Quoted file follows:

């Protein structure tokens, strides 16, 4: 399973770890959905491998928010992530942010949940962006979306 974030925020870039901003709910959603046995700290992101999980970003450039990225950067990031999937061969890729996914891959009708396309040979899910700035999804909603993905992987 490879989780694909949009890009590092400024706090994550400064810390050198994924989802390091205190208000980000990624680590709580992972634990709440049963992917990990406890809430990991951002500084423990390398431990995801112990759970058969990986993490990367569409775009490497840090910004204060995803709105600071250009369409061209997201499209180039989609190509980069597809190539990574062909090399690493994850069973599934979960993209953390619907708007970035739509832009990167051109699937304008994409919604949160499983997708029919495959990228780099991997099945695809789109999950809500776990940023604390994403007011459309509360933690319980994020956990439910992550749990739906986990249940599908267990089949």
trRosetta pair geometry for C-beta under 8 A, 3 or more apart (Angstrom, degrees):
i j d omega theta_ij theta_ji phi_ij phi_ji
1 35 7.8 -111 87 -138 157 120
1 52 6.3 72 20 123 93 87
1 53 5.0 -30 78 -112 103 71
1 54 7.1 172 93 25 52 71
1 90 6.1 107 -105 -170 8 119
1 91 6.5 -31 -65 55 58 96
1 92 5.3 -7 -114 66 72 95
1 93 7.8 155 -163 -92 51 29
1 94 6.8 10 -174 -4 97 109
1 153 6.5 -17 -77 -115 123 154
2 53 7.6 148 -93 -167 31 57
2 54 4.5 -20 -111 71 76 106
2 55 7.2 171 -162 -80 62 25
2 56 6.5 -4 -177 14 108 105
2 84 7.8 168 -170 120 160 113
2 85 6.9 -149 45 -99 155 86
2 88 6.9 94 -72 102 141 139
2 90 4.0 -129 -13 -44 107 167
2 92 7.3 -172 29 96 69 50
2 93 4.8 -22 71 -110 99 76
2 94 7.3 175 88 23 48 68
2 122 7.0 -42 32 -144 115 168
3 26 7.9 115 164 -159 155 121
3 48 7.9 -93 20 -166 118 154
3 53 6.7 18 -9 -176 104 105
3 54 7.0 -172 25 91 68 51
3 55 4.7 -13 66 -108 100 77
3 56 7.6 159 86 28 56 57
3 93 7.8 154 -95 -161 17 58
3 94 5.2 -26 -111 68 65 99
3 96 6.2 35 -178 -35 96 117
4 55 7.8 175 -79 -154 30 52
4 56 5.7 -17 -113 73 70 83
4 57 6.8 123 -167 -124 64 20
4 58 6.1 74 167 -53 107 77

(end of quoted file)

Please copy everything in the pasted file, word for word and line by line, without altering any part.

């Protein structure tokens, strides 16, 4: 399973770890959905491998928010992530942010949940962006979306 974030925020870039901003709910959603046995700290992101999980970003450039990225950067990031999937061969890729996914891959009708396309040979899910700035999804909603993905992987 490879989780694909949009890009590092400024706090994550400064810390050198994924989802390091205190208000980000990624680590709580992972634990709440049963992917990990406890809430990991951002500084423990390398431990995801112990759970058969990986993490990367569409775009490497840090910004204060995803709105600071250009369409061209997201499209180039989609190509980069597809190539990574062909090399690493994850069973599934979960993209953390619907708007970035739509832009990167051109699937304008994409919604949160499983997708029919495959990228780099991997099945695809789109999950809500776990940023604390994403007011459309509360933690319980994020956990439910992550749990739906986990249940599908267990089949």
trRosetta pair geometry for C-beta under 8 A, 3 or more apart (Angstrom, degrees):
i j d omega theta_ij theta_ji phi_ij phi_ji
1 35 7.8 -111 87 -138 157 120
1 52 6.3 72 20 123 93 87
1 53 5.0 -30 78 -112 103 71
1 54 7.1 172 93 25 52 71
1 90 6.1 107 -105 -170 8 119
1 91 6.5 -31 -65 55 58 96
1 92 5.3 -7 -114 66 72 95
1 93 7.8 155 -163 -92 51 29
1 94 6.8 10 -174 -4 97 109
1 153 6.5 -17 -77 -115 123 154
2 53 7.6 148 -93 -167 31 57
2 54 4.5 -20 -111 71 76 106
2 55 7.2 171 -162 -80 62 25
2 56 6.5 -4 -177 14 108 105
2 84 7.8 168 -170 120 160 113
2 85 6.9 -149 45 -99 155 86
2 88 6.9 94 -72 102 141 139
2 90 4.0 -129 -13 -44 107 167
2 92 7.3 -172 29 96 69 50
2 93 4.8 -22 71 -110 99 76
2 94 7.3 175 88 23 48 68
2 122 7.0 -42 32 -144 115 168
3 26 7.9 115 164 -159 155 121
3 48 7.9 -93 20 -166 118 154
3 53 6.7 18 -9 -176 104 105
3 54 7.0 -172 25 91 68 51
3 55 4.7 -13 66 -108 100 77
3 56 7.6 159 86 28 56 57
3 93 7.8 154 -95 -161 17 58
3 94 5.2 -26 -111 68 65 99
3 96 6.2 35 -178 -35 96 117
4 55 7.8 175 -79 -154 30 52
4 56 5.7 -17 -113 73 70 83
4 57 6.8 123 -167 -124 64 20
4 58 6.1 74 167 -53 107 77